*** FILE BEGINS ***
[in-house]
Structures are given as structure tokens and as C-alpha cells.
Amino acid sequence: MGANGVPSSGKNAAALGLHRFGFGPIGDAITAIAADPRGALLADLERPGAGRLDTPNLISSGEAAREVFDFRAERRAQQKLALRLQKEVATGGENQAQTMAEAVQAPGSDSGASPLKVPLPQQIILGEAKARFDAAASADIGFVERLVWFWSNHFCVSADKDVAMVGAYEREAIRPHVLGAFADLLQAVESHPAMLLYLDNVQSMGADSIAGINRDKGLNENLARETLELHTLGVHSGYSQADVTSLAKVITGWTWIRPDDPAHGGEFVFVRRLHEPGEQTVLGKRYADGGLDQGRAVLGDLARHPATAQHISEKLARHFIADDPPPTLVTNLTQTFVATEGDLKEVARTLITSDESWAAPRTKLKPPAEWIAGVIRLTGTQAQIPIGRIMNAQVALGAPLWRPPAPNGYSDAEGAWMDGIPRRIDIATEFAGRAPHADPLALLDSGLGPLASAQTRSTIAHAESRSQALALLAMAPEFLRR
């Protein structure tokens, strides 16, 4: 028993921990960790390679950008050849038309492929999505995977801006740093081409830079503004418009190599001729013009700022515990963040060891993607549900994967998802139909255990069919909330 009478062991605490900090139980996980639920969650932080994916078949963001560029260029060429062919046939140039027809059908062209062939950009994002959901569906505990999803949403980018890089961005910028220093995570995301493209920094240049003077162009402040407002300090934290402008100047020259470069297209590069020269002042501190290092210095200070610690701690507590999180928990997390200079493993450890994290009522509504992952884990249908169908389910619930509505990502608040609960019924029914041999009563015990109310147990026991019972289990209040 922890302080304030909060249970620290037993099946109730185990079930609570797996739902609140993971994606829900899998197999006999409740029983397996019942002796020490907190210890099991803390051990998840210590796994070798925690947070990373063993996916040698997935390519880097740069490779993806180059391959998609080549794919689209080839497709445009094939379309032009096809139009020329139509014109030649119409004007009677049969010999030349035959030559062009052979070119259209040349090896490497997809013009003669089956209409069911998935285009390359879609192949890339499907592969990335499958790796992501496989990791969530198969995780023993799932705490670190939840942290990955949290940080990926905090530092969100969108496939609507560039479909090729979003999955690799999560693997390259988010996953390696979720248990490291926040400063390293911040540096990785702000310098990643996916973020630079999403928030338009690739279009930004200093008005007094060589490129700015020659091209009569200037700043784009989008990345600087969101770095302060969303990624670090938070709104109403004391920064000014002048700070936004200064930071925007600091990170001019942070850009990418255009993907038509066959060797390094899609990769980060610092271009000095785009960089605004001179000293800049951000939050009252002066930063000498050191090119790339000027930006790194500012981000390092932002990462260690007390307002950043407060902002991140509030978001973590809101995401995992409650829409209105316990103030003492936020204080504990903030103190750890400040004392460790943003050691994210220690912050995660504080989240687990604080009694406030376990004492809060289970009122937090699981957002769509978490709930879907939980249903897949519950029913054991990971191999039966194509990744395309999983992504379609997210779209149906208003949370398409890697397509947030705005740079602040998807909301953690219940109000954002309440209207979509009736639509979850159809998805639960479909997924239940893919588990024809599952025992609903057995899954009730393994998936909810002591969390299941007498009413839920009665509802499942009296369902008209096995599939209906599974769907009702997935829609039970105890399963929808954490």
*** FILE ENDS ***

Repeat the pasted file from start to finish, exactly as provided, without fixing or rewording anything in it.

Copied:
[in-house]
Structures are given as structure tokens and as C-alpha cells.
Amino acid sequence: MGANGVPSSGKNAAALGLHRFGFGPIGDAITAIAADPRGALLADLERPGAGRLDTPNLISSGEAAREVFDFRAERRAQQKLALRLQKEVATGGENQAQTMAEAVQAPGSDSGASPLKVPLPQQIILGEAKARFDAAASADIGFVERLVWFWSNHFCVSADKDVAMVGAYEREAIRPHVLGAFADLLQAVESHPAMLLYLDNVQSMGADSIAGINRDKGLNENLARETLELHTLGVHSGYSQADVTSLAKVITGWTWIRPDDPAHGGEFVFVRRLHEPGEQTVLGKRYADGGLDQGRAVLGDLARHPATAQHISEKLARHFIADDPPPTLVTNLTQTFVATEGDLKEVARTLITSDESWAAPRTKLKPPAEWIAGVIRLTGTQAQIPIGRIMNAQVALGAPLWRPPAPNGYSDAEGAWMDGIPRRIDIATEFAGRAPHADPLALLDSGLGPLASAQTRSTIAHAESRSQALALLAMAPEFLRR
């Protein structure tokens, strides 16, 4: 028993921990960790390679950008050849038309492929999505995977801006740093081409830079503004418009190599001729013009700022515990963040060891993607549900994967998802139909255990069919909330 009478062991605490900090139980996980639920969650932080994916078949963001560029260029060429062919046939140039027809059908062209062939950009994002959901569906505990999803949403980018890089961005910028220093995570995301493209920094240049003077162009402040407002300090934290402008100047020259470069297209590069020269002042501190290092210095200070610690701690507590999180928990997390200079493993450890994290009522509504992952884990249908169908389910619930509505990502608040609960019924029914041999009563015990109310147990026991019972289990209040 922890302080304030909060249970620290037993099946109730185990079930609570797996739902609140993971994606829900899998197999006999409740029983397996019942002796020490907190210890099991803390051990998840210590796994070798925690947070990373063993996916040698997935390519880097740069490779993806180059391959998609080549794919689209080839497709445009094939379309032009096809139009020329139509014109030649119409004007009677049969010999030349035959030559062009052979070119259209040349090896490497997809013009003669089956209409069911998935285009390359879609192949890339499907592969990335499958790796992501496989990791969530198969995780023993799932705490670190939840942290990955949290940080990926905090530092969100969108496939609507560039479909090729979003999955690799999560693997390259988010996953390696979720248990490291926040400063390293911040540096990785702000310098990643996916973020630079999403928030338009690739279009930004200093008005007094060589490129700015020659091209009569200037700043784009989008990345600087969101770095302060969303990624670090938070709104109403004391920064000014002048700070936004200064930071925007600091990170001019942070850009990418255009993907038509066959060797390094899609990769980060610092271009000095785009960089605004001179000293800049951000939050009252002066930063000498050191090119790339000027930006790194500012981000390092932002990462260690007390307002950043407060902002991140509030978001973590809101995401995992409650829409209105316990103030003492936020204080504990903030103190750890400040004392460790943003050691994210220690912050995660504080989240687990604080009694406030376990004492809060289970009122937090699981957002769509978490709930879907939980249903897949519950029913054991990971191999039966194509990744395309999983992504379609997210779209149906208003949370398409890697397509947030705005740079602040998807909301953690219940109000954002309440209207979509009736639509979850159809998805639960479909997924239940893919588990024809599952025992609903057995899954009730393994998936909810002591969390299941007498009413839920009665509802499942009296369902008209096995599939209906599974769907009702997935829609039970105890399963929808954490």